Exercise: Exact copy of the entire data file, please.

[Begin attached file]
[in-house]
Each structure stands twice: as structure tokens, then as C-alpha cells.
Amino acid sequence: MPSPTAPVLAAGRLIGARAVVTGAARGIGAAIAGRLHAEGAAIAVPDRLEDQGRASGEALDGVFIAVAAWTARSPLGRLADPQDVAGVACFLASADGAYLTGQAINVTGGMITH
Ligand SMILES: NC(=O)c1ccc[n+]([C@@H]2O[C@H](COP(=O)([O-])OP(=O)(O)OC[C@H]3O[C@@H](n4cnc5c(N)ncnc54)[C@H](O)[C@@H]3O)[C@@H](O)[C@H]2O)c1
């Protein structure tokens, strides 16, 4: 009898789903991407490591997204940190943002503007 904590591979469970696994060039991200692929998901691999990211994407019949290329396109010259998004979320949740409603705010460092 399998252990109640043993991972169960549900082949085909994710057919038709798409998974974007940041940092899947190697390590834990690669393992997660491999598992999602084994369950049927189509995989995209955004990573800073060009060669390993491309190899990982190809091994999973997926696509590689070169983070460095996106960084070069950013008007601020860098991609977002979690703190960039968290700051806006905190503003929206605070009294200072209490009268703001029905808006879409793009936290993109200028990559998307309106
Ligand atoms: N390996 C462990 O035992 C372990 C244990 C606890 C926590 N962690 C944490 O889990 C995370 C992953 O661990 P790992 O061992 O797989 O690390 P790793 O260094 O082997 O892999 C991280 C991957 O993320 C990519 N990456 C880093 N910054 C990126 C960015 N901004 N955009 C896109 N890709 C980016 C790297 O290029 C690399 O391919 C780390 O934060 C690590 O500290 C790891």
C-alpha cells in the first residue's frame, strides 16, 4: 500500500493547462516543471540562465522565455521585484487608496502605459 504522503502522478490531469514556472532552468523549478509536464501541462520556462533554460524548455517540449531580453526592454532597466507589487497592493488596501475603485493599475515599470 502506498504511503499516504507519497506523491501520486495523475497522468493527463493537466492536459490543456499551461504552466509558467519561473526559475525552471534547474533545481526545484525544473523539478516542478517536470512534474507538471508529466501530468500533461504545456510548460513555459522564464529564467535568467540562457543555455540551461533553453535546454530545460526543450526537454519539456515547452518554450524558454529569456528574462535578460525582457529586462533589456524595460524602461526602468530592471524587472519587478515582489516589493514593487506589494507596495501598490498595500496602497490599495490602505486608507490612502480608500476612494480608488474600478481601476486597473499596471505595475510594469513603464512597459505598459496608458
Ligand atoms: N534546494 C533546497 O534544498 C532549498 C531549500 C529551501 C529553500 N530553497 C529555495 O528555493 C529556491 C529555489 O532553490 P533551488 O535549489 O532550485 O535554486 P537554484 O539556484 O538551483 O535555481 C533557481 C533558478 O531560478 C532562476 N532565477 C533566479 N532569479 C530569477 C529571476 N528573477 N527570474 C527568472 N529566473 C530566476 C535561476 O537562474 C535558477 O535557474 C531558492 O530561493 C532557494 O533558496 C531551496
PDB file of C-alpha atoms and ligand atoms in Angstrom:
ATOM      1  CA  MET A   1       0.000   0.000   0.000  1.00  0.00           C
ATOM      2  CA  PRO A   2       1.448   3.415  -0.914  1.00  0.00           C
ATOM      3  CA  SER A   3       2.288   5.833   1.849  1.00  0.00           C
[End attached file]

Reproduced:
[in-house]
Each structure stands twice: as structure tokens, then as C-alpha cells.
Amino acid sequence: MPSPTAPVLAAGRLIGARAVVTGAARGIGAAIAGRLHAEGAAIAVPDRLEDQGRASGEALDGVFIAVAAWTARSPLGRLADPQDVAGVACFLASADGAYLTGQAINVTGGMITH
Ligand SMILES: NC(=O)c1ccc[n+]([C@@H]2O[C@H](COP(=O)([O-])OP(=O)(O)OC[C@H]3O[C@@H](n4cnc5c(N)ncnc54)[C@H](O)[C@@H]3O)[C@@H](O)[C@H]2O)c1
């Protein structure tokens, strides 16, 4: 009898789903991407490591997204940190943002503007 904590591979469970696994060039991200692929998901691999990211994407019949290329396109010259998004979320949740409603705010460092 399998252990109640043993991972169960549900082949085909994710057919038709798409998974974007940041940092899947190697390590834990690669393992997660491999598992999602084994369950049927189509995989995209955004990573800073060009060669390993491309190899990982190809091994999973997926696509590689070169983070460095996106960084070069950013008007601020860098991609977002979690703190960039968290700051806006905190503003929206605070009294200072209490009268703001029905808006879409793009936290993109200028990559998307309106
Ligand atoms: N390996 C462990 O035992 C372990 C244990 C606890 C926590 N962690 C944490 O889990 C995370 C992953 O661990 P790992 O061992 O797989 O690390 P790793 O260094 O082997 O892999 C991280 C991957 O993320 C990519 N990456 C880093 N910054 C990126 C960015 N901004 N955009 C896109 N890709 C980016 C790297 O290029 C690399 O391919 C780390 O934060 C690590 O500290 C790891």
C-alpha cells in the first residue's frame, strides 16, 4: 500500500493547462516543471540562465522565455521585484487608496502605459 504522503502522478490531469514556472532552468523549478509536464501541462520556462533554460524548455517540449531580453526592454532597466507589487497592493488596501475603485493599475515599470 502506498504511503499516504507519497506523491501520486495523475497522468493527463493537466492536459490543456499551461504552466509558467519561473526559475525552471534547474533545481526545484525544473523539478516542478517536470512534474507538471508529466501530468500533461504545456510548460513555459522564464529564467535568467540562457543555455540551461533553453535546454530545460526543450526537454519539456515547452518554450524558454529569456528574462535578460525582457529586462533589456524595460524602461526602468530592471524587472519587478515582489516589493514593487506589494507596495501598490498595500496602497490599495490602505486608507490612502480608500476612494480608488474600478481601476486597473499596471505595475510594469513603464512597459505598459496608458
Ligand atoms: N534546494 C533546497 O534544498 C532549498 C531549500 C529551501 C529553500 N530553497 C529555495 O528555493 C529556491 C529555489 O532553490 P533551488 O535549489 O532550485 O535554486 P537554484 O539556484 O538551483 O535555481 C533557481 C533558478 O531560478 C532562476 N532565477 C533566479 N532569479 C530569477 C529571476 N528573477 N527570474 C527568472 N529566473 C530566476 C535561476 O537562474 C535558477 O535557474 C531558492 O530561493 C532557494 O533558496 C531551496
PDB file of C-alpha atoms and ligand atoms in Angstrom:
ATOM      1  CA  MET A   1       0.000   0.000   0.000  1.00  0.00           C
ATOM      2  CA  PRO A   2       1.448   3.415  -0.914  1.00  0.00           C
ATOM      3  CA  SER A   3       2.288   5.833   1.849  1.00  0.00           C